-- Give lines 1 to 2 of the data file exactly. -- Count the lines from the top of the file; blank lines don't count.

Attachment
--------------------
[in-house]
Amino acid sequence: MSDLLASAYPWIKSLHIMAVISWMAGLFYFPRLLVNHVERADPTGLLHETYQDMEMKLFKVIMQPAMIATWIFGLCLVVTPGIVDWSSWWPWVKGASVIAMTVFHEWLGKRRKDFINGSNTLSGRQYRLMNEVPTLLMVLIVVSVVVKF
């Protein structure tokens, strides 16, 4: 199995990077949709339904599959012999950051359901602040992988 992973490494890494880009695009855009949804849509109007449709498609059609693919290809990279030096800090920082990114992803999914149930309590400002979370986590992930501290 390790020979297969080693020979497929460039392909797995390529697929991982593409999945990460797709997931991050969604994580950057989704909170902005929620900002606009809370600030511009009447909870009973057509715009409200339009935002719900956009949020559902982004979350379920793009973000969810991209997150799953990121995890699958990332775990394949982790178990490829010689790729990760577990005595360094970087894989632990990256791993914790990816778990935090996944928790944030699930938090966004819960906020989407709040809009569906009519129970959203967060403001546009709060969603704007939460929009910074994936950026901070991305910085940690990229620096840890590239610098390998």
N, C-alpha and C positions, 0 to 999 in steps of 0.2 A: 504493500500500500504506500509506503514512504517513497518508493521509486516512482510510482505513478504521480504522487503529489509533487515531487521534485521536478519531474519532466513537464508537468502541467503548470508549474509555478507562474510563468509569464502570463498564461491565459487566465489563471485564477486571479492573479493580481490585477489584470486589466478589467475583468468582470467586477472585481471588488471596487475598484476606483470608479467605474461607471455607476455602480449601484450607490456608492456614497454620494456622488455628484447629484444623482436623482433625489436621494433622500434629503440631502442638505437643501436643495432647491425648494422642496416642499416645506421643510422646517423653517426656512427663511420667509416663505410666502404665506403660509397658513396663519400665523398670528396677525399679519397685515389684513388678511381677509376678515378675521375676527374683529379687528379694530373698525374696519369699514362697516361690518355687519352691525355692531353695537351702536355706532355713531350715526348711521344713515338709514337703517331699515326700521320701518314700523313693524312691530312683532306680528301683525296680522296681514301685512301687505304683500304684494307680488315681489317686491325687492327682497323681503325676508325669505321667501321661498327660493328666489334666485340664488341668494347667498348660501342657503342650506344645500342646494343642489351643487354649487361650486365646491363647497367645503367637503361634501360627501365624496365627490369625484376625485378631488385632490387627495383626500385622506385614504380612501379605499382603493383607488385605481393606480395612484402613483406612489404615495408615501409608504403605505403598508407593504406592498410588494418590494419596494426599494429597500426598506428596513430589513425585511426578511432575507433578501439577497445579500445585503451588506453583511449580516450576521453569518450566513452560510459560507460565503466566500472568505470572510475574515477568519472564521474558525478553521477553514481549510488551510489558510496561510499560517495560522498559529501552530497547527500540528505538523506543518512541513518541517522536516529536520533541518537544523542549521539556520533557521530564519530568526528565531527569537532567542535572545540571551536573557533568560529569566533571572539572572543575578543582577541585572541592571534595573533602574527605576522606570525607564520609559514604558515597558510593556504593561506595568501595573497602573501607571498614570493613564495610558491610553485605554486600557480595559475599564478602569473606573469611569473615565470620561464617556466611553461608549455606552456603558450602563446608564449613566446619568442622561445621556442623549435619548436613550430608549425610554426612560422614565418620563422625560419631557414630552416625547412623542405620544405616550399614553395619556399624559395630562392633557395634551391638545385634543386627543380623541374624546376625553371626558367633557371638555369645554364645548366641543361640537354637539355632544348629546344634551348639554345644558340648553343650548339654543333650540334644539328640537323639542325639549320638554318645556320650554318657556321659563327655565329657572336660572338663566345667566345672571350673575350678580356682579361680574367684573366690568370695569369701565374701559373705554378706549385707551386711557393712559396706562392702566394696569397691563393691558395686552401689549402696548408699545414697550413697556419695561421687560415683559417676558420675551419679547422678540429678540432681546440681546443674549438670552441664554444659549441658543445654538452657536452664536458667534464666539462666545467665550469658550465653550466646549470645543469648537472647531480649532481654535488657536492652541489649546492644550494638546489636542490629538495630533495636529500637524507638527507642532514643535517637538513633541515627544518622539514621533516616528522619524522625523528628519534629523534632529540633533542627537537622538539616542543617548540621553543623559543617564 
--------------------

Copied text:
[in-house]
Amino acid sequence: MSDLLASAYPWIKSLHIMAVISWMAGLFYFPRLLVNHVERADPTGLLHETYQDMEMKLFKVIMQPAMIATWIFGLCLVVTPGIVDWSSWWPWVKGASVIAMTVFHEWLGKRRKDFINGSNTLSGRQYRLMNEVPTLLMVLIVVSVVVKF